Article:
Transactional Lean

If you haven’t worked in operations or quality, Lean Six Sigma can be a daunting prospect.  How does a manufacturing style apply to HR?  What’s it all about?  What does it mean for you and your job?

The good news is that LSS can be applied in the transactional world with great results.  As part of a new effort to focus on education and tool sharing, I’d like to open with an overview of value and waste, the two primary components of any process.

What is Value?

We start with looking to separate “valuable” activities from waste.  How do we define value?  We don’t.  The customer does.  But an easy way to think about it is to imagine your customer’s reaction if your activity appeared on an invoice.  For example, your customer, a hiring manager, says “find me a great mechanical engineer!”  Let’s break down some of the activities in that process…

Value Added Activities:

  • define the right parameters for the job search
  • reviewing resumes
  • presenting well qualified candidates

These are important things that the manager wants to have take place.  The two days that passed prior to starting the search while waiting for an approval by my manager on a form that outlines HR’s responsibility in this task is not.  And no customer would willingly pay for that time.

Seeking Waste

When we start looking for improvement opportunities, we start with the classical definitions of waste.  You can find these in all workplaces, all work types, and all parts of the organization.  There are traditionally seven wastes:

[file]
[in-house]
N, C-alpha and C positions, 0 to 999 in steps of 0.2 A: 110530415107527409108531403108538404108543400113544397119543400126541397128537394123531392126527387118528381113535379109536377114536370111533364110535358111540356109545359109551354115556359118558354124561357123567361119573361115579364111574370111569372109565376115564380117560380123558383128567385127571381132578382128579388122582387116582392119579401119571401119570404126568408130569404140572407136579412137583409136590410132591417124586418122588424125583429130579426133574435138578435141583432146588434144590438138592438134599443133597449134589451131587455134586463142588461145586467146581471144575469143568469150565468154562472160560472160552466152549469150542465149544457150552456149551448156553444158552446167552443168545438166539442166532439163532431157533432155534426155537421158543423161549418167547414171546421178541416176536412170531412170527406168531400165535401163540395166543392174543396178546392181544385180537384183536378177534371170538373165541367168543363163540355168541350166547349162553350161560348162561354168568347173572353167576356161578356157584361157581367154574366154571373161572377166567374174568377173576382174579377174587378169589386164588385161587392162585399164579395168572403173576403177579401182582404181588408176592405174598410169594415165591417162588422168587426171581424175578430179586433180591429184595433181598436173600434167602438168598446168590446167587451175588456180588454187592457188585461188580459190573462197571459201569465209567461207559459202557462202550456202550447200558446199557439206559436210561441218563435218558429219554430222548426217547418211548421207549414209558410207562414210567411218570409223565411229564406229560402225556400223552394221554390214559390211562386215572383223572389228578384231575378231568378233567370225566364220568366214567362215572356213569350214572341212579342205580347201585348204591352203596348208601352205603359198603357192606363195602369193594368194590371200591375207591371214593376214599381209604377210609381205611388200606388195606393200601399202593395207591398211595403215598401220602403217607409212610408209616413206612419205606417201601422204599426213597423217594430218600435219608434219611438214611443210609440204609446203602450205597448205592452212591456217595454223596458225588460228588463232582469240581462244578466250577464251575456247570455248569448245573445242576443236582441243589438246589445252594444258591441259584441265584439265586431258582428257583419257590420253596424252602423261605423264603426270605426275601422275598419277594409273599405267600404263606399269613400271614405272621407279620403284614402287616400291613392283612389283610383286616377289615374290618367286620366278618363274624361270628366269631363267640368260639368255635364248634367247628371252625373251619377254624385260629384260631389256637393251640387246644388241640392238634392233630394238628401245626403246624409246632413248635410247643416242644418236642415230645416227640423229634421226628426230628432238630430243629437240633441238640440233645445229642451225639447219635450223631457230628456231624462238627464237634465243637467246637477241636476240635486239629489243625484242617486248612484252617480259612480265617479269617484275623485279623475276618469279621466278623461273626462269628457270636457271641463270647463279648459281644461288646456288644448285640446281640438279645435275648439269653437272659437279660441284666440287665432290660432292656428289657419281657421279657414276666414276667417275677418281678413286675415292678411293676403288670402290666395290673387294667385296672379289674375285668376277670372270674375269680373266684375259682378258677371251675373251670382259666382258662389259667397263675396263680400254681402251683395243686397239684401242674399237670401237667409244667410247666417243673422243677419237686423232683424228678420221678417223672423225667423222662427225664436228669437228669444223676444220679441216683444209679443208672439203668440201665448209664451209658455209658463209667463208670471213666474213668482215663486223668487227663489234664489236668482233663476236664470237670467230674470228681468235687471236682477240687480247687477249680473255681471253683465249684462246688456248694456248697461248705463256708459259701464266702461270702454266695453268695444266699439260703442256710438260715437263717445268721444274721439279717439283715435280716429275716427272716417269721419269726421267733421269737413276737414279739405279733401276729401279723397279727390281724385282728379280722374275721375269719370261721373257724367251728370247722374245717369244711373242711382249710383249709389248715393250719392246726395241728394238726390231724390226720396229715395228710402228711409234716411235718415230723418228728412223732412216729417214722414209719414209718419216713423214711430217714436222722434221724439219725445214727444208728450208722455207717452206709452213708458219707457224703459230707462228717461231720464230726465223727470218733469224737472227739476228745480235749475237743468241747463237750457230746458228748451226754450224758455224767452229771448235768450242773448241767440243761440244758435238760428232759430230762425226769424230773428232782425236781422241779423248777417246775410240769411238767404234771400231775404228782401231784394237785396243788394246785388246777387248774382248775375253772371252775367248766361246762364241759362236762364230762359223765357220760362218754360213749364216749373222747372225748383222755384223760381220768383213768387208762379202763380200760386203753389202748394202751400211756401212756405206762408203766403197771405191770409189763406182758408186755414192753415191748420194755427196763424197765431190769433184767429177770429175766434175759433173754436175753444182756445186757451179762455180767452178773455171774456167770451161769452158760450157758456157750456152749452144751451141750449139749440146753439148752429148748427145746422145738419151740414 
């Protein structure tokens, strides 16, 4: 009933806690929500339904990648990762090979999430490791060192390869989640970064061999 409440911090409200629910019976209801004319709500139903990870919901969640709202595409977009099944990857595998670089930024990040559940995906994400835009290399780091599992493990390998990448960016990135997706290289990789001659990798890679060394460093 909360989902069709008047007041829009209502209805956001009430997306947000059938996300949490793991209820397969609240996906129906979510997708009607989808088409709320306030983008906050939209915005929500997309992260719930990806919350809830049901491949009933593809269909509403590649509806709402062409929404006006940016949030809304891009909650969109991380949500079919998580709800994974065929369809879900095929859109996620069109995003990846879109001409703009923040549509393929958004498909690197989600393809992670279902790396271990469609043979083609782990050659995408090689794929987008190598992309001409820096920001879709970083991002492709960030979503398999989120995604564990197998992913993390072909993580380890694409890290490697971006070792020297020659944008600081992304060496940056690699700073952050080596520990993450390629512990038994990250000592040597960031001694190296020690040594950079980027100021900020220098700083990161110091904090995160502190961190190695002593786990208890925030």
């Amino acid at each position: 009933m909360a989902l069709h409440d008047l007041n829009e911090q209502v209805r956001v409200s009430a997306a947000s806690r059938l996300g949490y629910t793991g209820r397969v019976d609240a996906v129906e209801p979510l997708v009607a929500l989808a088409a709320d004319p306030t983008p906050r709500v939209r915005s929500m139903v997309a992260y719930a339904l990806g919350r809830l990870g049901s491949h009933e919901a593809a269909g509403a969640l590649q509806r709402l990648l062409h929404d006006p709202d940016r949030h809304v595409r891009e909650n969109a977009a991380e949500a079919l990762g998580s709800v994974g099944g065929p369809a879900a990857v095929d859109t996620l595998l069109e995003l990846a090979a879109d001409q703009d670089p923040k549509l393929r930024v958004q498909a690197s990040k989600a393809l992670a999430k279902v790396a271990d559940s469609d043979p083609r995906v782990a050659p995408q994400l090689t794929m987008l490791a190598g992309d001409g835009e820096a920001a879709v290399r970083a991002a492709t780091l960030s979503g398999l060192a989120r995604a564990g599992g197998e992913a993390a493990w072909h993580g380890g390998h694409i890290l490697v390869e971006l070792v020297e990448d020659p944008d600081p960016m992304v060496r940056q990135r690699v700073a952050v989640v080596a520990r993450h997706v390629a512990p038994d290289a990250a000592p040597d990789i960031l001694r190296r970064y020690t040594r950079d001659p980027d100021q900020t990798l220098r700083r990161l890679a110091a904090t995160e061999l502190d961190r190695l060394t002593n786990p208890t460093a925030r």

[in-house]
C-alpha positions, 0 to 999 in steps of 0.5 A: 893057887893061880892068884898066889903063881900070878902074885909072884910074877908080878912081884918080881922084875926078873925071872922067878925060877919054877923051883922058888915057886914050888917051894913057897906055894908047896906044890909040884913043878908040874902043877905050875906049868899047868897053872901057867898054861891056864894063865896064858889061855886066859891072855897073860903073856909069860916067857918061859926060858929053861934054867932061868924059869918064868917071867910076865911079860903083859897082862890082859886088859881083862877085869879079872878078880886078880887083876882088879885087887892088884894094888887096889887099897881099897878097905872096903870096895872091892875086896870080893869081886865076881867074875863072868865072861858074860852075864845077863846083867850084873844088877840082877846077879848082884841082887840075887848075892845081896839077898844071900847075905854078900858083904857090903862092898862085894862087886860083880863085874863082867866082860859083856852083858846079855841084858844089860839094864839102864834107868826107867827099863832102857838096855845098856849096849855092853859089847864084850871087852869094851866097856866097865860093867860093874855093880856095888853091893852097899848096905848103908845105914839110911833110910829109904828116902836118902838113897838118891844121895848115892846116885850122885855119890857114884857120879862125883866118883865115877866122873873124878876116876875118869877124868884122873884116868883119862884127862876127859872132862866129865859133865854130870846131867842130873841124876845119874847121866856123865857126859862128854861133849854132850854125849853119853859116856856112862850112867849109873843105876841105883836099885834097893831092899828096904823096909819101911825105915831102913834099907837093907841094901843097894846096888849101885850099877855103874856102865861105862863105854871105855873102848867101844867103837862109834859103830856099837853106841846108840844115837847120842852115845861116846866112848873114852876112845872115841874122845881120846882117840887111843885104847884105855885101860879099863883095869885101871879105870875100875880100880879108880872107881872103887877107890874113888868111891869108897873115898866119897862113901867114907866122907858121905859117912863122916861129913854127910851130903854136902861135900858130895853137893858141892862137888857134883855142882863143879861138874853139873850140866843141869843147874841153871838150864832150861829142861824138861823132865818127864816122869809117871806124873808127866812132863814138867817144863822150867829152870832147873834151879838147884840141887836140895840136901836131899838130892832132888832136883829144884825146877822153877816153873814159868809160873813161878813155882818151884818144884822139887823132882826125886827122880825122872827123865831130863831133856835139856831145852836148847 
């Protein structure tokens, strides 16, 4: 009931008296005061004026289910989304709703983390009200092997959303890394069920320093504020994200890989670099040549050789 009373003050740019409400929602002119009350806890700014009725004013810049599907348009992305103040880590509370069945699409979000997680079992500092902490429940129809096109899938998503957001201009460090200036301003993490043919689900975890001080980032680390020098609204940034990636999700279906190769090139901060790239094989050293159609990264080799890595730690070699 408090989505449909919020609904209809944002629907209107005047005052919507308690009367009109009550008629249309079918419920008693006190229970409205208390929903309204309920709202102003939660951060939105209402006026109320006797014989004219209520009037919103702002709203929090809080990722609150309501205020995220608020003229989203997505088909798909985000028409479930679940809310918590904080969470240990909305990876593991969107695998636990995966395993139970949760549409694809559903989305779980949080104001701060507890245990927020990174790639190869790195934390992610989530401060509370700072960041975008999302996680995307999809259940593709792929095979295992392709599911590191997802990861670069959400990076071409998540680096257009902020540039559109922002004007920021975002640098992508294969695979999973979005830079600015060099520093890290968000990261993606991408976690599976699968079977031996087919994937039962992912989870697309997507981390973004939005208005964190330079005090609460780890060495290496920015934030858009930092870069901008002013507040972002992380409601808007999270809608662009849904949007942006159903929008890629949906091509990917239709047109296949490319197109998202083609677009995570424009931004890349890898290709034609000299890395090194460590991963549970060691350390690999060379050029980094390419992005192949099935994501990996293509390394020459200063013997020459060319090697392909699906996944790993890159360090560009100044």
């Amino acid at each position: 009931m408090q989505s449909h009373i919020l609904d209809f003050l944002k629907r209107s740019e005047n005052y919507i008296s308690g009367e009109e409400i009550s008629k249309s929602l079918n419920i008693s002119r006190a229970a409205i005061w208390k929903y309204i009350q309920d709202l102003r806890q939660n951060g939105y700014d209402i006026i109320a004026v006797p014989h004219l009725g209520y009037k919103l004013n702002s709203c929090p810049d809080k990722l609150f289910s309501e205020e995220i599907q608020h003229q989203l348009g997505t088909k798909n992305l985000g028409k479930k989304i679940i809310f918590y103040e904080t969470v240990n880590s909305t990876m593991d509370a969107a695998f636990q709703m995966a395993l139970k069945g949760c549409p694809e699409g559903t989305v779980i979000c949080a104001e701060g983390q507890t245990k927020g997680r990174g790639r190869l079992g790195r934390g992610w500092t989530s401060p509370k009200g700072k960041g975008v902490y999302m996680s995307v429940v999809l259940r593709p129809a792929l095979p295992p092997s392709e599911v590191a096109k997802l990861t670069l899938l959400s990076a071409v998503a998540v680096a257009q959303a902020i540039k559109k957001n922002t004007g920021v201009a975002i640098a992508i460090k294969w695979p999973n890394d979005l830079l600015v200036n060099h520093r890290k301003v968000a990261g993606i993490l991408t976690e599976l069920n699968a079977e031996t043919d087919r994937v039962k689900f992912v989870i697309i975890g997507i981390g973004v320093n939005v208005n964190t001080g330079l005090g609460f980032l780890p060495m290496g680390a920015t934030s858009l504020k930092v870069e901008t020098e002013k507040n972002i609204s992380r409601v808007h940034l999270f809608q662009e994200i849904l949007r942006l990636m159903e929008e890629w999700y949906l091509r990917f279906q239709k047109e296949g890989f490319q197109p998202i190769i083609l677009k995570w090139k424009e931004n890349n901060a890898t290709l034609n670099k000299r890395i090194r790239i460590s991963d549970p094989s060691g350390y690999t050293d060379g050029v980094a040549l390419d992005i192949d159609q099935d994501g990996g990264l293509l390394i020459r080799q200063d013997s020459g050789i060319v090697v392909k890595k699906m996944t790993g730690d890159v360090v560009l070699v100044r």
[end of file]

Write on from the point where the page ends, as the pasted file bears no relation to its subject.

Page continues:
Overprocessing – Working on a task or product beyond the customer’s specifications

Waiting – idle hands

Motion – having to turn, twist, lean or stand in order to complete your task

Inventory – as Taiichi Ohno famously said, inventory is death.  Any time you have inventory, your money is tied up sitting on a shelf.

Transportation – walking from place to place or, more common, moving work-in-progress from place to place so it can be completed

Defects – mistakes, rework, or unusable final products

Overproduction – making more units than needed to satisfy customer needs

And, a special bonus eighth waste:

Underused people – whether it be idle time, lack of work or just not realizing the potential of your team members

Once you understand your process and have identified the waste, the next step is to understand which activities are truly not “value added” and work to streamline the activity, integrate or automate the process, or eliminate the waste wherever possible.  As an example, here is a typical transactional event from everyday life, fast food pickup.  This is, of course, an example of a process gone wrong.

  1. Arrive at restaurant (Elapsed time – 0:00)
  2. Wait 5 minutes in drive-through line (Elapsed time – 5:00)